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A Broken Bolt

Q. I have a problem and need help and advice. I have a 1987 Ford F350 with a bad water pump, in the process of removing the old pump I found some very tough bolts to remove. I managed to get 2 of the last three off safely but the last one wouldn't budge, well I popped the head off the bolt. Good news is the water pump slid right off. Bad news is I can't get the old bolt out. There is a 2 inch casing that the screw goes thru before it actually threads into the block ( this is the 460 cu in engine).

I've been told to try and torch the screw to heat it up, and I've been told to do the block not the screw. Liquid wrench doesn't seem to penetrate far enough to the threads. Is drilling the only other option? I've never rethreaded a block and this bolt is like 6 inches long. So any and all advice is a appreciated and much needed.

Thanks,
TJ

A. You do have a problem TJ. Whenever I break a bolt I can usually be heard uttering colorful explicatives. The casing will prevent you from heating the proper place on the block to turn the bolt out. Whenever you use the trusty "heat wrench" never heat the bolt itself. It will get hot, expand and make it even tighter. Heat the area around it instead.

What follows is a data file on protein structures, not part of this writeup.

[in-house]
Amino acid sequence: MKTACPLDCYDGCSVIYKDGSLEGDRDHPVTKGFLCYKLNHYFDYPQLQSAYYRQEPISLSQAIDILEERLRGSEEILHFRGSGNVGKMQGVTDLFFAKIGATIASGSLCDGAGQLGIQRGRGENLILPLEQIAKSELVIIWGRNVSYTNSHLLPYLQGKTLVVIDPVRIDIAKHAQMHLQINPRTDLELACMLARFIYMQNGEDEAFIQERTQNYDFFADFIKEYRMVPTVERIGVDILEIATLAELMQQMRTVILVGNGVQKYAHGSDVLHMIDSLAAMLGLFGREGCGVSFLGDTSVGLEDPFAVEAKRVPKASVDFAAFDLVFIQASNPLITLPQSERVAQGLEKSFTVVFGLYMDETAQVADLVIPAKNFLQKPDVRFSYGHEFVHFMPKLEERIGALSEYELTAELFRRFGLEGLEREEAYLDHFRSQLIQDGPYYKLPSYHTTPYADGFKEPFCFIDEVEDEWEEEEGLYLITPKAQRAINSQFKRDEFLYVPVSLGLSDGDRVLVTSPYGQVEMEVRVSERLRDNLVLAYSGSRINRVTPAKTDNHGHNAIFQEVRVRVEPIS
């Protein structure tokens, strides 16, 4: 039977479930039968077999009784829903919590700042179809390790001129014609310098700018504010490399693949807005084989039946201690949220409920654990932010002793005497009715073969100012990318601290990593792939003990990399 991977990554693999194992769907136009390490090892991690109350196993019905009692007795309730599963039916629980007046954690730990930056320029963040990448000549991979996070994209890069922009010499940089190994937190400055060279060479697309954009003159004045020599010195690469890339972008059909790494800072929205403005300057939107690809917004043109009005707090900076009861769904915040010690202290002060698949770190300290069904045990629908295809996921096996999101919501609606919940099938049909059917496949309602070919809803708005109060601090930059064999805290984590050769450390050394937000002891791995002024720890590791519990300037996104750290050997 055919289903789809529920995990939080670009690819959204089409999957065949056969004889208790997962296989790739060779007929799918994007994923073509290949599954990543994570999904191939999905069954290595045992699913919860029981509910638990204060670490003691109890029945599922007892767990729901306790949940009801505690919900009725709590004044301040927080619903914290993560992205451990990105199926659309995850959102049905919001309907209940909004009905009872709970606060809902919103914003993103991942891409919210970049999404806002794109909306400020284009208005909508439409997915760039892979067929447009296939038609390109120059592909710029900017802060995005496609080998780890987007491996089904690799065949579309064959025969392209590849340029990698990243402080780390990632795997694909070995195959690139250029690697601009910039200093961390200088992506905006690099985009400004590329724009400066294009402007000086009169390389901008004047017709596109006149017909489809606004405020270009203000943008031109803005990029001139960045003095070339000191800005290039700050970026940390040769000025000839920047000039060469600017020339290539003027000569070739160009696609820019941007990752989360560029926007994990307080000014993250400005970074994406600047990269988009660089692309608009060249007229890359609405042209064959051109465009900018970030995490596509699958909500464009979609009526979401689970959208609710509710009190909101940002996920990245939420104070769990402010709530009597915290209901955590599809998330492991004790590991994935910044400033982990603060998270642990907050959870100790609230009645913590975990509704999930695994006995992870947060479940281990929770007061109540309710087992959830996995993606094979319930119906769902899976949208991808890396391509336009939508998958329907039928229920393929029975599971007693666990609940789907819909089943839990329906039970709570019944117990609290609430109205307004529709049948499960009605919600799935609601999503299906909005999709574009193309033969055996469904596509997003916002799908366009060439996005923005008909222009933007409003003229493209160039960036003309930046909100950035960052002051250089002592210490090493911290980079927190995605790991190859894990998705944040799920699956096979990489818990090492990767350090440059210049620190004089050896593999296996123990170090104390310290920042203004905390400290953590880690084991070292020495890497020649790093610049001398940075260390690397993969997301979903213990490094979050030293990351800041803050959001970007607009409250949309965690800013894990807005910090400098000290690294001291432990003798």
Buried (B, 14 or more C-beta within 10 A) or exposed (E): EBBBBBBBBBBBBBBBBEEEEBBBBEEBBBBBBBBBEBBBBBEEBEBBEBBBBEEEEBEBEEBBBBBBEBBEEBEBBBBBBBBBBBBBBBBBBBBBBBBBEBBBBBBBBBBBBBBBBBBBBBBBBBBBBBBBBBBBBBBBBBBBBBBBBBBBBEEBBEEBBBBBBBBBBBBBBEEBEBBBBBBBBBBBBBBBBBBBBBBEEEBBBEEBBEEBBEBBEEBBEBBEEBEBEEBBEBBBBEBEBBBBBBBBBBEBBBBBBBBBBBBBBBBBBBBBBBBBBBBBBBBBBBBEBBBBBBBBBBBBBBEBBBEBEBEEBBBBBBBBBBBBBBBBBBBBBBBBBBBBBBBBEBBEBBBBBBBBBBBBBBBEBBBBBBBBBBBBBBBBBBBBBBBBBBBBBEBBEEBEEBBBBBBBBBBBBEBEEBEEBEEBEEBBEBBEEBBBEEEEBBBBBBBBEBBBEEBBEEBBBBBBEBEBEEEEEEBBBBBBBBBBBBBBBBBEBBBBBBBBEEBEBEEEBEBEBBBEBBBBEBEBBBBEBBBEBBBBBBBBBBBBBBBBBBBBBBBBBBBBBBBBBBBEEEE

I would try going to the parts store and getting a spray can of CRC 5-56. I have found that it will penetrate deeper into the threads and dissolve the rust. Spray it on real good and let it sit for 30 minutes. Lock a large pair of vice grips on the bolt and move it back and forth a few times. Don't try to take the bolt out, just go about an eighth of a turn each way.

Then spray it again and wait another 30 minutes and do the bolt twisting thing again. Spray it again and work it back and forth and try to turn the bolt out. If it starts to move turn it about a quarter turn, spray it and turn it back. Keep working it back and forth like this until it comes all the way out. Once it's out, spray carb cleaner into the hole to clean it out.

If the bolt should break coming out, then drilling is your only other option. When you drill, take a prick punch and tap a dimple in the exact center of the bolt. Then drill straight through the bolt starting with a small drill bit and working your way up to the proper size. You'll need a tap the size of the bolt to rethread the hole.

When you tap the hole, spray the CRC 5-56 into the hole and work the tap a quarter turn and back off a half turn. If you don't do this the tap will bind in the hole and break. And believe me, there is no way you're going to drill out a broken hardened steel tap. Slow and easy is the key to doing this successfully. Rushing is a sure way to mess it up.

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